Archiv - Juni 2008
Osmotic swelling characteristics of glial cells in the murine hippocampus, cerebellum, and retina in situ.
Petra G. Hirrlinger1, Antje Wurm1, Johannes Hirrlinger2, Andreas Bringmann3, Andreas Reichenbach1
1 Paul Flechsig Institute
of Brain Research, University of Leipzig, Faculty of Medicine,
2 Interdisciplinary Center for Clinical Research (IZKF), N05 Neural Plasticity, University of Leipzig, Faculty of Medicine, Leipzig, Germany
3 Department of Ophthalmology and Eye Clinic, University of Leipzig, Faculty of Medicine, Leipzig, Germany
J Neurochem. 2008 May;105(4):1405-17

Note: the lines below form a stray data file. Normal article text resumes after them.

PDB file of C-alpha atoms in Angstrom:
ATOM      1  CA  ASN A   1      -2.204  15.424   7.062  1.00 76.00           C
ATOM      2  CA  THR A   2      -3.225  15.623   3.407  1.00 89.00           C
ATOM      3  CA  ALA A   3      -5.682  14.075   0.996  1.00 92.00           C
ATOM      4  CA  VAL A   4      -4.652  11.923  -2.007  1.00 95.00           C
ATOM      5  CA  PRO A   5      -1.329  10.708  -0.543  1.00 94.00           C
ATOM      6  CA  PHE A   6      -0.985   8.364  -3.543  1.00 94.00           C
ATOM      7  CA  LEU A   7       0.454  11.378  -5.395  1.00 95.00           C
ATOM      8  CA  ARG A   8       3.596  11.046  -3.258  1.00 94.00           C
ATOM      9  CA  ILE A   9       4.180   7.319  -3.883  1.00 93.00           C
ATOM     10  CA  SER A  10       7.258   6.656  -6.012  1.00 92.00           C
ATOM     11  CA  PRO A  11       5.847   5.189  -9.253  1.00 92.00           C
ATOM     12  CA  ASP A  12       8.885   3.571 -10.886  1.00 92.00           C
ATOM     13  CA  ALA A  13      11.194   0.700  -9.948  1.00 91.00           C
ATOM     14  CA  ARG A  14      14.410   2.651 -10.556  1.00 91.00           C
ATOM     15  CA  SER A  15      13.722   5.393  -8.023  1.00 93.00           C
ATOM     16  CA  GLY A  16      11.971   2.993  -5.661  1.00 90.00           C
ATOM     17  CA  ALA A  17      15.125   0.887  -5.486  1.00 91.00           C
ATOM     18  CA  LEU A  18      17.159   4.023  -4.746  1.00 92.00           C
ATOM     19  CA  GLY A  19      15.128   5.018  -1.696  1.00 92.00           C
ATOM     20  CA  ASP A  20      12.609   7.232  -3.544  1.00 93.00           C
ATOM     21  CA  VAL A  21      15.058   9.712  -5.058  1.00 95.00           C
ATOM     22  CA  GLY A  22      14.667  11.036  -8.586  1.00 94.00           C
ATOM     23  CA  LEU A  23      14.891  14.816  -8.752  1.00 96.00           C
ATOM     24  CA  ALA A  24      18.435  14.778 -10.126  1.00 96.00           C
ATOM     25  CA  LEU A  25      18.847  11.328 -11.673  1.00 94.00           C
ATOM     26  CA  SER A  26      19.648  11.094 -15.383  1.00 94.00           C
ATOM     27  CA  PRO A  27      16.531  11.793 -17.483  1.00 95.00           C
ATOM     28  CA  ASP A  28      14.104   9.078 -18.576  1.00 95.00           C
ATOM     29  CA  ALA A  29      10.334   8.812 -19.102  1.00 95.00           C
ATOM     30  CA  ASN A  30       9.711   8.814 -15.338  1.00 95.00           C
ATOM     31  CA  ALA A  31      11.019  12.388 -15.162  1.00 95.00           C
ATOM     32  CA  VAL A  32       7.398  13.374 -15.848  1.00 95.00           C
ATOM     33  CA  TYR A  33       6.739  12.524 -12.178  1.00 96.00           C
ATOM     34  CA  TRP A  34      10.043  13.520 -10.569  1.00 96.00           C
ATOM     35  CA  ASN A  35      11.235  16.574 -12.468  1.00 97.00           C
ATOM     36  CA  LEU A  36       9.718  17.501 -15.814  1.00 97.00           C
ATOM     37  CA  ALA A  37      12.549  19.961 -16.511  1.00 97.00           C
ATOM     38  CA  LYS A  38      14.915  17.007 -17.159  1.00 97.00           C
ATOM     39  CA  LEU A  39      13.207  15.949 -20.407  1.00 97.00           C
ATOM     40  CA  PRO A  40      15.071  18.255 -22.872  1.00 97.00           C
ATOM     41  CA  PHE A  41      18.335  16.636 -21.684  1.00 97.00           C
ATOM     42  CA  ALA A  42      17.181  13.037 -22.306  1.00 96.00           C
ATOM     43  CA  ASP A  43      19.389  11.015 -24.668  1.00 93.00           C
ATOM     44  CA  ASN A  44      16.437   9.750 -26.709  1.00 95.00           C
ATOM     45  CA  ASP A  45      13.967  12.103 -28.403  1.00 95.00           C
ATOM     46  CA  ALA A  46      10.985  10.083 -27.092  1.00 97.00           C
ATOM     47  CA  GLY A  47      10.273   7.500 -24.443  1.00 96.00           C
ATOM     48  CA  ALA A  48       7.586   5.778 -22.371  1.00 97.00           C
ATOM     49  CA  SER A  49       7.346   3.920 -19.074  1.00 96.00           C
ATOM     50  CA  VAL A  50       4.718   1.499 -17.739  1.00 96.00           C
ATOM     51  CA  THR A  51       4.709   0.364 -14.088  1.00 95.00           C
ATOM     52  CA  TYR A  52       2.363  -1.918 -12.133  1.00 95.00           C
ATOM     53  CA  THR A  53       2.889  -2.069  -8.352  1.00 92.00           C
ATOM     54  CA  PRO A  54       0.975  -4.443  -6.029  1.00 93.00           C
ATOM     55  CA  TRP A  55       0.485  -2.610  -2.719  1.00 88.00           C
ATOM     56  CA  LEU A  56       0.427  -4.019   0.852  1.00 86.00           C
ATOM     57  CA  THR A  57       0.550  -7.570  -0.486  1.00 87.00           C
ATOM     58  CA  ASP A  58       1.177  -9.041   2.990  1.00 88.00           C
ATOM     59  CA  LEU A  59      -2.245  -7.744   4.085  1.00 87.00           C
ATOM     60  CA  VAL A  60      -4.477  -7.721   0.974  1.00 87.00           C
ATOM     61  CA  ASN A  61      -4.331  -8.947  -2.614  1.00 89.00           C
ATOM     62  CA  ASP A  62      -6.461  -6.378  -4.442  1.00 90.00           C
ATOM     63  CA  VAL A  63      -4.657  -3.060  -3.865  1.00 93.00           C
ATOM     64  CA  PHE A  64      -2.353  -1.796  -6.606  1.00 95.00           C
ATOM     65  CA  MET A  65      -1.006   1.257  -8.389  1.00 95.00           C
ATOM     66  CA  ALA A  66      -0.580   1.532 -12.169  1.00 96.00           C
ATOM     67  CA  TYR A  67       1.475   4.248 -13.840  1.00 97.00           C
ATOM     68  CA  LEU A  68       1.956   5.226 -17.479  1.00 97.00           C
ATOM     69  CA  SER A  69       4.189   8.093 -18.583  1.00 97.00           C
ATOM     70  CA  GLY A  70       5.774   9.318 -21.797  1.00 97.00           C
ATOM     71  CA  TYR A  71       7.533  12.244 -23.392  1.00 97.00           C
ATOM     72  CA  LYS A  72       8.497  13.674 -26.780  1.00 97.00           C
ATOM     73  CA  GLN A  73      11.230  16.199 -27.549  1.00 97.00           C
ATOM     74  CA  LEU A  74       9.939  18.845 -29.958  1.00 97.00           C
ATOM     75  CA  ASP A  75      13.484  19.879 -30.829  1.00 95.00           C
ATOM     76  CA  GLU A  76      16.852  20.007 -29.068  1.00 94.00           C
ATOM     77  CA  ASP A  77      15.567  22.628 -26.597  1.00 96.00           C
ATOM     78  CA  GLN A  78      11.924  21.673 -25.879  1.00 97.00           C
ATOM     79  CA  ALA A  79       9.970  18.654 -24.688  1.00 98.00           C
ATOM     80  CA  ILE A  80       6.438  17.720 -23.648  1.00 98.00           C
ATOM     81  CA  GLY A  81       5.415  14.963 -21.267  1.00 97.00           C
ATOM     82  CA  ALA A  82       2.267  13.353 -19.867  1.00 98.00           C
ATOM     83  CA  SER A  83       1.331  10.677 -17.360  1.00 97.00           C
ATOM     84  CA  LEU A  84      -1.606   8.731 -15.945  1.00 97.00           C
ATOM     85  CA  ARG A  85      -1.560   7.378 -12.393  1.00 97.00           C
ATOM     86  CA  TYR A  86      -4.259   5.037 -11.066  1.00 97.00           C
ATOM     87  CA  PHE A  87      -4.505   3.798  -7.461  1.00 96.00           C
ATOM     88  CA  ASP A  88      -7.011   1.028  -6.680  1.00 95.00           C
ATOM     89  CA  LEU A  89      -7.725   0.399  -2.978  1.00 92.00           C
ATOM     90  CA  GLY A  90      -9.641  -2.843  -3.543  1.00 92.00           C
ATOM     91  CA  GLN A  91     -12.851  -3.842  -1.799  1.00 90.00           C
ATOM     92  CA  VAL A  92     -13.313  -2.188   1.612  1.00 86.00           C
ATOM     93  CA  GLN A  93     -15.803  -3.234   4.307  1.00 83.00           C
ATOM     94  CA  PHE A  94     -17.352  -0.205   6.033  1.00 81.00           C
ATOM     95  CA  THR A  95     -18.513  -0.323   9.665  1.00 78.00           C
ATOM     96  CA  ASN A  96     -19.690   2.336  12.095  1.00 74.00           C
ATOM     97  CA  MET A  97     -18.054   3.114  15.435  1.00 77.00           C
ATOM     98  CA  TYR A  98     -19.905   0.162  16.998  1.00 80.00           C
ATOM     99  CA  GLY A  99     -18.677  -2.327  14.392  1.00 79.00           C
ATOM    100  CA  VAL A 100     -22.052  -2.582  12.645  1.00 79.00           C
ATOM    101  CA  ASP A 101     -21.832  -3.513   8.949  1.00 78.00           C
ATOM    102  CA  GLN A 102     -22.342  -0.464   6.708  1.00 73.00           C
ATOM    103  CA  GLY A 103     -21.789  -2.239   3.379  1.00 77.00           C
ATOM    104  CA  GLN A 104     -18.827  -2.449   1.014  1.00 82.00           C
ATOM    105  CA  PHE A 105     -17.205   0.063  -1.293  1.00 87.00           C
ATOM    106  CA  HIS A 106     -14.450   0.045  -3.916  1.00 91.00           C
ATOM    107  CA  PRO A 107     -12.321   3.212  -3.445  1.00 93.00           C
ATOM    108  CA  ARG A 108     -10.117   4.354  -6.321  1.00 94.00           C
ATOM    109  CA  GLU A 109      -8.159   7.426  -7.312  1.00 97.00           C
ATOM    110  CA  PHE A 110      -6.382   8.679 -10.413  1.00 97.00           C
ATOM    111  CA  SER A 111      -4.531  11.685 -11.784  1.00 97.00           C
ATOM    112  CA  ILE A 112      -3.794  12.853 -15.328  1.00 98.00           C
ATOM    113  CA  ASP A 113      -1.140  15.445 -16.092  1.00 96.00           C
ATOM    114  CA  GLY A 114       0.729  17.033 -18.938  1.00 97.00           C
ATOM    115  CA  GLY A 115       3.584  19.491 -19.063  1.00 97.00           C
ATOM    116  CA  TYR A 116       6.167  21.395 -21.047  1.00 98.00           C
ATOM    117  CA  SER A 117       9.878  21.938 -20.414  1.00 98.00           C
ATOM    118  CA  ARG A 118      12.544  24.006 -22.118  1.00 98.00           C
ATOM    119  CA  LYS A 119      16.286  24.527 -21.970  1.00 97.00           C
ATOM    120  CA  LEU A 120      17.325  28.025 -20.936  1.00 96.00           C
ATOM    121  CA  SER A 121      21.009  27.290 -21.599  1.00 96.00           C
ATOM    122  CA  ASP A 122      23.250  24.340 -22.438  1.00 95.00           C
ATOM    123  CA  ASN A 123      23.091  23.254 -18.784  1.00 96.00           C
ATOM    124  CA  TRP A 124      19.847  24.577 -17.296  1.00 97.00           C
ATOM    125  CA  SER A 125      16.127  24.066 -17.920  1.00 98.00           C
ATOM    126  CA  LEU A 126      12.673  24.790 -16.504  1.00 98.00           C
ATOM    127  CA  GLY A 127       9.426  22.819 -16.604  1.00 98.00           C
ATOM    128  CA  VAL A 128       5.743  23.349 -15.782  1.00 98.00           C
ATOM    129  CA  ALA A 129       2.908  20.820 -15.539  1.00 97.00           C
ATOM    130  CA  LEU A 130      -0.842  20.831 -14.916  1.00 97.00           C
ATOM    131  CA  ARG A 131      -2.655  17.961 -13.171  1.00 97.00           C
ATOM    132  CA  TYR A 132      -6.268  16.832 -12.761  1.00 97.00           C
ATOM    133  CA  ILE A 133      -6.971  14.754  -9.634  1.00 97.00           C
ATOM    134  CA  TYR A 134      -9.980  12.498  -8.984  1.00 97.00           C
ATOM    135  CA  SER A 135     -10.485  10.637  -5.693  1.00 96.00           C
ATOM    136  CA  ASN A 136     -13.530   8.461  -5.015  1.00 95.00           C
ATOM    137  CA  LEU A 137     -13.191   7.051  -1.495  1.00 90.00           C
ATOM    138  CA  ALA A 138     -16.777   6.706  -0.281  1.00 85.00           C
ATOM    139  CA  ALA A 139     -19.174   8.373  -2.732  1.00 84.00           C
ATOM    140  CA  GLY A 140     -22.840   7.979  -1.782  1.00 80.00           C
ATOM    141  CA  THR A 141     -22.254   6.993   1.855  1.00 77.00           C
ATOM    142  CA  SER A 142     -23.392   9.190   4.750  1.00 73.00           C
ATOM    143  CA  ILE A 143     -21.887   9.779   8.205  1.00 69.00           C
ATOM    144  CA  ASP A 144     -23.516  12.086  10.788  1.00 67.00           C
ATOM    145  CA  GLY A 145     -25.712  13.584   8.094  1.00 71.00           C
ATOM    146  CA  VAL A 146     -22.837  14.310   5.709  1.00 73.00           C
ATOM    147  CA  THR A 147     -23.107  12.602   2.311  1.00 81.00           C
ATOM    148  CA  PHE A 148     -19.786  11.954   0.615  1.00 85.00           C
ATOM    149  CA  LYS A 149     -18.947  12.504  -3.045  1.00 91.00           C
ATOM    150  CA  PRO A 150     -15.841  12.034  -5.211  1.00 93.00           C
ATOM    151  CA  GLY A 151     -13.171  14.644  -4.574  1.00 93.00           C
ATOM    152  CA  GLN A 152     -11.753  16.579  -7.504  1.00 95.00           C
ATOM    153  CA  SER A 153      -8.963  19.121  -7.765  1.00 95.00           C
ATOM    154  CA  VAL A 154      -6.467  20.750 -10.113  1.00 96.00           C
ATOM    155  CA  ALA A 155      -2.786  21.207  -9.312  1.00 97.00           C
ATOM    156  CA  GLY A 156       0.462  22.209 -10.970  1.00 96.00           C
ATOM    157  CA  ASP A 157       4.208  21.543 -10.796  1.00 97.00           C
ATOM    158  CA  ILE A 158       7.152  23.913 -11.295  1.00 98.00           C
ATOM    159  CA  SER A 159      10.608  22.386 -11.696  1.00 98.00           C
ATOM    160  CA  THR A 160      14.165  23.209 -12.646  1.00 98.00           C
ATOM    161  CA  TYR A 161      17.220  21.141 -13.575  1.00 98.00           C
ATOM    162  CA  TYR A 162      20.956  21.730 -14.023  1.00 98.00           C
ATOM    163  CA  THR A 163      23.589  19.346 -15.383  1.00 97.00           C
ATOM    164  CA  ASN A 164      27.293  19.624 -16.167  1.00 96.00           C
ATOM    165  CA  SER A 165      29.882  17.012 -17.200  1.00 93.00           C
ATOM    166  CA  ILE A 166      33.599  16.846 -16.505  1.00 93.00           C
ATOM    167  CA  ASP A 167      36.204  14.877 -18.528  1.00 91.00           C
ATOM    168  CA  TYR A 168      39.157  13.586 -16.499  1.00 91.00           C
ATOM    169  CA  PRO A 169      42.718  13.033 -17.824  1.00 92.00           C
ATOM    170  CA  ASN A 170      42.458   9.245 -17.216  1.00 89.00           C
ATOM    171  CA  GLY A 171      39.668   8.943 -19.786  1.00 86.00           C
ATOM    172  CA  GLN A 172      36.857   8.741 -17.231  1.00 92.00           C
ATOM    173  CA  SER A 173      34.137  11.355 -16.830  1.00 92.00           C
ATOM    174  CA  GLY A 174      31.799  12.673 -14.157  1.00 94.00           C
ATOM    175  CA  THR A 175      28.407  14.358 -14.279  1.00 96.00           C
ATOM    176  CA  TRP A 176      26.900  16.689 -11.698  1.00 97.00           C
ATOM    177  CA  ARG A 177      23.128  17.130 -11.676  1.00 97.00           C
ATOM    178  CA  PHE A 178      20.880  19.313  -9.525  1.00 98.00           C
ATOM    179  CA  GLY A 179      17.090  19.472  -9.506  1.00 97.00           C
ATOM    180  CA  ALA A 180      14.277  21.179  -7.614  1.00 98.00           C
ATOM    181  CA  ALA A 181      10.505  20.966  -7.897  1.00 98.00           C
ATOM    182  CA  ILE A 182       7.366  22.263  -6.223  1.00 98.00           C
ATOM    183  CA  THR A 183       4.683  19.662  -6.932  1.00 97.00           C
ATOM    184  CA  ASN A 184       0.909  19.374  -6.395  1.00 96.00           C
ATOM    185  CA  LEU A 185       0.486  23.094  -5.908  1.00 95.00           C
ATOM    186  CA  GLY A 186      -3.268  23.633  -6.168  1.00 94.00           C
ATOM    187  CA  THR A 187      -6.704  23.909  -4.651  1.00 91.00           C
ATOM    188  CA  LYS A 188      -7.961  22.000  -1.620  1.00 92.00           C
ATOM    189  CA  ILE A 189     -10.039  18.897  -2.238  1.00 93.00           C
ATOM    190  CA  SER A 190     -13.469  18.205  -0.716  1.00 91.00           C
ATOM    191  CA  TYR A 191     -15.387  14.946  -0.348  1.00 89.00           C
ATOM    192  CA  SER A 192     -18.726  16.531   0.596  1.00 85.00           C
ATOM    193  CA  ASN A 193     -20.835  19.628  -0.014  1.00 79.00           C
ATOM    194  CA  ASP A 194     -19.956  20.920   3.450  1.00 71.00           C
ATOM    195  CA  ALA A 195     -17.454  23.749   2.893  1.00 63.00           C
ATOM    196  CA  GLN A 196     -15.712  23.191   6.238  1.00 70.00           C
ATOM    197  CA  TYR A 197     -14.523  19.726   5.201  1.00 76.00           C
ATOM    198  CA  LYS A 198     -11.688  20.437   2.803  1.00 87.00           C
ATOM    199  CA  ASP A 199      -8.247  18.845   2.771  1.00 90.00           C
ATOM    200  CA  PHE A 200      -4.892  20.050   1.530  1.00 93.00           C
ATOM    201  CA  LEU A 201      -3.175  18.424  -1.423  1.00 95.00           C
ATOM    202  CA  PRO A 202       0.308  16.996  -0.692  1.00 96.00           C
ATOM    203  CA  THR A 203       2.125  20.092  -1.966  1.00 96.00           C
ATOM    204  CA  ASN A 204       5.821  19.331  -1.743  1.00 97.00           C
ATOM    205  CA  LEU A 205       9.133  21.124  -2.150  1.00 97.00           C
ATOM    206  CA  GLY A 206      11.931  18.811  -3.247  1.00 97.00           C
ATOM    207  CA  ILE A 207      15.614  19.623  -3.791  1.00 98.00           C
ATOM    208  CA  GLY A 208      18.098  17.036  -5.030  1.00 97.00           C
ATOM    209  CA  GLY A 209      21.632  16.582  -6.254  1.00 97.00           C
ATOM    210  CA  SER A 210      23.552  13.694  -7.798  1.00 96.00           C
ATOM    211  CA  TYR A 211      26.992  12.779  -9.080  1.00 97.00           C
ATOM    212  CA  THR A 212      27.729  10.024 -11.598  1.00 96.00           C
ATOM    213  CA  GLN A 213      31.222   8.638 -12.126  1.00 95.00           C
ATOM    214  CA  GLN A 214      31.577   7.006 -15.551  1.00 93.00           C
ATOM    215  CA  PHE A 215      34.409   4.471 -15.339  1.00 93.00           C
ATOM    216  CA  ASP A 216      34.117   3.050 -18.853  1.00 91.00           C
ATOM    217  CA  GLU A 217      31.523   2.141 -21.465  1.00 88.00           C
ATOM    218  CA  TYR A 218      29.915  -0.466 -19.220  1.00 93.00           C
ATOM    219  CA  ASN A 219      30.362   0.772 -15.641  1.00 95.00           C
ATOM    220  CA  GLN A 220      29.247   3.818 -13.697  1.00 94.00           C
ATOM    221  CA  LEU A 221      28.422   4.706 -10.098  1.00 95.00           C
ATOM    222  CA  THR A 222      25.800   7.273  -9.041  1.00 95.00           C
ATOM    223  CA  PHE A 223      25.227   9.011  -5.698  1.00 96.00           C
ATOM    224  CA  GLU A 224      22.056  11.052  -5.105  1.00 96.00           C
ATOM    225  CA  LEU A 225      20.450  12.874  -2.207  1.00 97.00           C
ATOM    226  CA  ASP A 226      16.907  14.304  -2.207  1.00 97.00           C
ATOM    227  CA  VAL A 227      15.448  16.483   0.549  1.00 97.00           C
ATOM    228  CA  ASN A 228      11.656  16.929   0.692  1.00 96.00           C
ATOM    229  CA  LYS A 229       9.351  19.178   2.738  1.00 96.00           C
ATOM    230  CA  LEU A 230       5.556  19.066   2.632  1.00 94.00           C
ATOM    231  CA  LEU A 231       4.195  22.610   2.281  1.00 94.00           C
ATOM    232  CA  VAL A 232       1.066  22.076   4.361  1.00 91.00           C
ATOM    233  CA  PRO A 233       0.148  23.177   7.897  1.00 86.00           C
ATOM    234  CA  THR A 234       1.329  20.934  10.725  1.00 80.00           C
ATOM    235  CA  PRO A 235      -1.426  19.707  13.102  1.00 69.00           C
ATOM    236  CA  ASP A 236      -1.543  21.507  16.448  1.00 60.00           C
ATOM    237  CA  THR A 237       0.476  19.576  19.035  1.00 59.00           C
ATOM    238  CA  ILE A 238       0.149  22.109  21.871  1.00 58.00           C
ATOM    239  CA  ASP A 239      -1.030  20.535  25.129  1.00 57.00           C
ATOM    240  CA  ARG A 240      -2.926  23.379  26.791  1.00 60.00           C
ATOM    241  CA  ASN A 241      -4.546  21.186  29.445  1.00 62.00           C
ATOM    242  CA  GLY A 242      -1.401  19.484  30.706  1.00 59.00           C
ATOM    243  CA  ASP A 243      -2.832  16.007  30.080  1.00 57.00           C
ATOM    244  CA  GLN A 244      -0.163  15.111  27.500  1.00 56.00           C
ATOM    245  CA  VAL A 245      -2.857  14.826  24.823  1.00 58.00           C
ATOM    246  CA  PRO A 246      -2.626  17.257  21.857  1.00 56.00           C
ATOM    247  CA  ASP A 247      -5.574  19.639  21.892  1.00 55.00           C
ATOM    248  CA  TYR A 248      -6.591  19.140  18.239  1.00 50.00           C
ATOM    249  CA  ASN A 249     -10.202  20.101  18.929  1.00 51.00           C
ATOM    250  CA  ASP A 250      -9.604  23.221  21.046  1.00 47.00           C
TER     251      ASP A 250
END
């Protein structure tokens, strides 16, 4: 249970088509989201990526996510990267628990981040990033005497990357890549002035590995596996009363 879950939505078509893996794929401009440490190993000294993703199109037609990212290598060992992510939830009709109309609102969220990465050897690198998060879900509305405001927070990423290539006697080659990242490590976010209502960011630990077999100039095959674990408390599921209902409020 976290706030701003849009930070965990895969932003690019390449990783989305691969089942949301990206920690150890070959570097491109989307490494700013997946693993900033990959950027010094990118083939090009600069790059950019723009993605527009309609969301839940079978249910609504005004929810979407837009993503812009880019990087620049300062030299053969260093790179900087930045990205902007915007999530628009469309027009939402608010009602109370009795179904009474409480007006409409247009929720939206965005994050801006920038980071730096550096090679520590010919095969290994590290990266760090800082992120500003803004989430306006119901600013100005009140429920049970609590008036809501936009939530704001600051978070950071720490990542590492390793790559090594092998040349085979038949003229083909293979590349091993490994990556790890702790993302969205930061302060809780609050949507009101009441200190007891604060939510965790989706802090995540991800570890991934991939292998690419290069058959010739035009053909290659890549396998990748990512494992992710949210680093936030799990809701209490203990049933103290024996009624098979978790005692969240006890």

Glial cells are proposed to play a major role in the ionic and osmotic homeostasis in the CNS. Swelling of glial cells contributes to the development of edema in neural tissue under pathological conditions such as trauma and ischemia. In this study, we compared the osmotic swelling characteristics of murine hippocampal astrocytes, cerebellar Bergmann glial cells, and retinal Müller glial cells in acutely isolated tissue slices in response to hypoosmotic stress and pharmacological blockade of Kir channels. Hypoosmotic challenge induced an immediate swelling of somata in the majority of Bergmann glial cells and hippocampal astrocytes investigated, whereas Müller cell bodies displayed a substantial delay in the onset of swelling and hippocampal astroglial processes remained unaffected. Blockade of Kir channels under isoosmotic conditions had no swelling-inducing effect in Müller cell somata but caused a swelling in brain astrocytic somata and processes. Blockade of Kir channels under hypoosmotic conditions induced an immediate and strong swelling in Müller cell somata, but had no cumulative effect to brain astroglial somata. No regulatory volume decrease could be observed in all cell types. The data suggest that Kir channels are differently implicated in cell volume homeostasis of retinal Müller cells and brain astrocytes and that Müller cells and brain astrocytes differ in their osmotic swelling properties.